Hay Bales and Cowboy Boots

We have completed another military move. That explains why I have been rather silent here.

The last month has been consumed with packing out of one house and moving across the country into another. In the midst of it all, I have been single-parenting as my husband trains and prepares for his next assignment; managing little boys’ emotions as they say goodbye to friends and neighbors; and helping our dog through yet another knee surgery.

We have moved to the great state of Oklahoma.

I must admit I feel like a foreigner in a foreign land. Our town is extremely small. A main street with a Super-Walmart, the local farm/feed store, a smattering of fast-food restaurants, American car dealerships, and 40 churches within the city limits – gotta love it! I never would have considered myself a city girl – but I guess I am.

For you country music lovers {I am slowly converting} I took this snapshot as we went through a toll along our drive. Toby Keith was on his way to Lawton, OK for the Army Post’s 4th of July celebration.


On our way to church this past Sunday, I snapped this shot. This cracked me up! I must admit, I have never seen a single hay bale for sale before.


Please don’t take me wrong. I don’t mean to offend or poke fun. But, this small town, midwest living is very foreign to me. It will take some getting used to.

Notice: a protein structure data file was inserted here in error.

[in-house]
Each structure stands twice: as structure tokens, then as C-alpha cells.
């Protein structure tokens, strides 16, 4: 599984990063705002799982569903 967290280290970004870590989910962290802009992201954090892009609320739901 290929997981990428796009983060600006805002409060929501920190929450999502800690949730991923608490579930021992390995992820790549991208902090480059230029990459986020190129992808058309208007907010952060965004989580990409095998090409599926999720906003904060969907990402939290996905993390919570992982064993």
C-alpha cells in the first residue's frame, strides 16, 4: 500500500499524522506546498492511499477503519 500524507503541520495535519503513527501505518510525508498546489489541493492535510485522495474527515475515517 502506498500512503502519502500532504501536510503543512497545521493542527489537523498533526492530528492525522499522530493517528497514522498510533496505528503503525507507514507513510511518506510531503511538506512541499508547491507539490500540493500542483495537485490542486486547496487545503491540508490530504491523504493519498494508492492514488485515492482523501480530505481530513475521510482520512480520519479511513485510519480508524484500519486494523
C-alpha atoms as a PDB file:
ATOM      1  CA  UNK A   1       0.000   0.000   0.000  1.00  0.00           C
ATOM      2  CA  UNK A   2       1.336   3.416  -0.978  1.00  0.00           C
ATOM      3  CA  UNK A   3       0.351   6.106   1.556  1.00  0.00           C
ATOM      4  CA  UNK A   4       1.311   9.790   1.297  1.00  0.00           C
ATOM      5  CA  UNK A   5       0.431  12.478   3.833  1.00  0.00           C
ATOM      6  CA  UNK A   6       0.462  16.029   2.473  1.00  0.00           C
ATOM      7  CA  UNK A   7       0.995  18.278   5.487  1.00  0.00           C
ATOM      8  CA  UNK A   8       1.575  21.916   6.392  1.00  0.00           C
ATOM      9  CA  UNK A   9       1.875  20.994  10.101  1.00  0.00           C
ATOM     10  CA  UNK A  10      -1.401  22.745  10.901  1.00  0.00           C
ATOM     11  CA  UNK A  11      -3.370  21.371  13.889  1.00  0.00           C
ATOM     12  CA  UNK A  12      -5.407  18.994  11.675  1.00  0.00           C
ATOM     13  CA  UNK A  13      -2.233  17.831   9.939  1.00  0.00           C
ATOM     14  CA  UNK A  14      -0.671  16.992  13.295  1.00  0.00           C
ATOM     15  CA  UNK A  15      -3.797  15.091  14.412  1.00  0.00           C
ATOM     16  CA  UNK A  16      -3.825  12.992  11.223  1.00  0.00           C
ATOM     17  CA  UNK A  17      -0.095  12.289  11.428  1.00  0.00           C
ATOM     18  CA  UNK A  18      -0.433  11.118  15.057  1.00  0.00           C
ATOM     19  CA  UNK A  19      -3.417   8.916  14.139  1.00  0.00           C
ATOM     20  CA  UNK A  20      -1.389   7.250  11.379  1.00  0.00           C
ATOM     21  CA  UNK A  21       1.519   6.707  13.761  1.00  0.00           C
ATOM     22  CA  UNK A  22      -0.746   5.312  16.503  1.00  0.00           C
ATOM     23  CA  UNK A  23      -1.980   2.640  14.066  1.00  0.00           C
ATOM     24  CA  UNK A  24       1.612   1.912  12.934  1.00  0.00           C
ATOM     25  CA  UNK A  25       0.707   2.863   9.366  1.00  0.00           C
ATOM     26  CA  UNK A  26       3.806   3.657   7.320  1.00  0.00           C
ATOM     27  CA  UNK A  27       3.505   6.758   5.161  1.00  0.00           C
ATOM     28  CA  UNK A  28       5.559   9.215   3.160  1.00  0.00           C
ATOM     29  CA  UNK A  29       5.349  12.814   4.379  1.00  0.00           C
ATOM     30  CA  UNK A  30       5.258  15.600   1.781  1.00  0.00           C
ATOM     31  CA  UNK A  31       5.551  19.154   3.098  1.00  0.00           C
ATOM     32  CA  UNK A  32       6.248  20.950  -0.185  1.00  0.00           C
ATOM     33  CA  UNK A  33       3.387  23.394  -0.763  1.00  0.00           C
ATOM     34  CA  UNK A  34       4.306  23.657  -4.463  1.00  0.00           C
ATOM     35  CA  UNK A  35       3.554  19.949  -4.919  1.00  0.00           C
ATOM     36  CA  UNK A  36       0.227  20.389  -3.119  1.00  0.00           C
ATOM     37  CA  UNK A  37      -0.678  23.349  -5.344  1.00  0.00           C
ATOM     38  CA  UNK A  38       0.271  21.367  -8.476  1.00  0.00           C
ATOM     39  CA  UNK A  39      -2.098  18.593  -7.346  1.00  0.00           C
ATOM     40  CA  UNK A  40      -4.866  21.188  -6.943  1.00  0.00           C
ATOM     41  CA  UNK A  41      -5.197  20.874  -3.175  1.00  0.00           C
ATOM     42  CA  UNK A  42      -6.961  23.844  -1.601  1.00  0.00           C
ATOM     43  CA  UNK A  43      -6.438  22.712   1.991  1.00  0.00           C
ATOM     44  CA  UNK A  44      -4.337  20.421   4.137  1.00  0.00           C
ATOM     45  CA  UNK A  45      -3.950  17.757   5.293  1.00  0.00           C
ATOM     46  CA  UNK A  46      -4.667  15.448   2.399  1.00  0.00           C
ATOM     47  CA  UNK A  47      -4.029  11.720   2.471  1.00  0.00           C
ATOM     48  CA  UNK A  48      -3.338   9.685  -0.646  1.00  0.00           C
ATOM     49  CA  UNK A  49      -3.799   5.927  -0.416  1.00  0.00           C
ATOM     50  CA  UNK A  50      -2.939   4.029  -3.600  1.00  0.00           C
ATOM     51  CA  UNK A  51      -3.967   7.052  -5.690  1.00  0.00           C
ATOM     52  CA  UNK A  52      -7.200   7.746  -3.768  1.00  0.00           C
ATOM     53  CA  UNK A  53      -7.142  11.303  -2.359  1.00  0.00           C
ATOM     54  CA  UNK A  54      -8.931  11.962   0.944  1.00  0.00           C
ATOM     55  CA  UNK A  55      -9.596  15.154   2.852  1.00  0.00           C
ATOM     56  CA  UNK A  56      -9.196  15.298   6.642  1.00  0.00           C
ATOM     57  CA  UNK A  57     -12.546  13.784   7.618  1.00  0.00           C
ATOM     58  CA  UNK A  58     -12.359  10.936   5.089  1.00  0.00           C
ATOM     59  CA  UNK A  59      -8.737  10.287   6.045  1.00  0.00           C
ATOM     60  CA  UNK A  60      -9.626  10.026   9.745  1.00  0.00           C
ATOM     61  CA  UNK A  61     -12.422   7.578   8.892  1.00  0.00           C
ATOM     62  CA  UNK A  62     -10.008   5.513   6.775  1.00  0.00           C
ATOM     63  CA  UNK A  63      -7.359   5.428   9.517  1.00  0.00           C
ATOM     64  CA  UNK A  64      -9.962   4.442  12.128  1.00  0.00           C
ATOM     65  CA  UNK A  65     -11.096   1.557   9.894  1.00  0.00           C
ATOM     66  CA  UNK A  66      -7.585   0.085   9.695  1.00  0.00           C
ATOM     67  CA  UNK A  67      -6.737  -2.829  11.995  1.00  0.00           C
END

During my first few days here, I found more spiders than I can count in our temporary lodging – including three in the shower one morning – not the way I like to wake up! The heat was a shock after our many years on the east coast. There is an ongoing drought here {please pray for rain – the farmers’ and their crops are suffering}. The dust kicks up and gets into everything. I felt out of place at Wal-mart in my bermuda shorts and Talbot’s top. I don’t quite have the OK “uniform” down yet. At the top of my shopping list is a great pair of cowboy boots.

Needless to say, I have struggled at having a good attitude about it all.

However, we are getting to know our new neighbors, the boys are quickly making friends, we have found a church we like, and I am allowing myself to be embraced by the generosity and humble spirit of this small town.

I had an epiphany this week.

No matter where we move, my comfort comes in the form of relationships. I can live in the middle of a city or the middle of nowhere – it doesn’t matter to me. What matters is if I can connect with the people around me and feel a part of something bigger than myself. It is that connection that makes this nomadic life of ours worth it.

The other evening, we walked to the end of our block to the stream bed – a father was there with his kids. He was poking a large stick into the thick mud. He must have seen our inquisitive looks. “We are turtle hunting – snapping turtles.” Sure enough, we found a few large snapping turtles. That was the excitement for the evening. What fun!

I introduced myself to a woman at the commissary yesterday – I had seen her several times and I figured there was a reason. A mom with two boys ages 1 and 3 with twins on the way. Her husband will be deploying soon. He is Security Forces. I now know why I kept running into her, I am supposed to be praying for her and her family.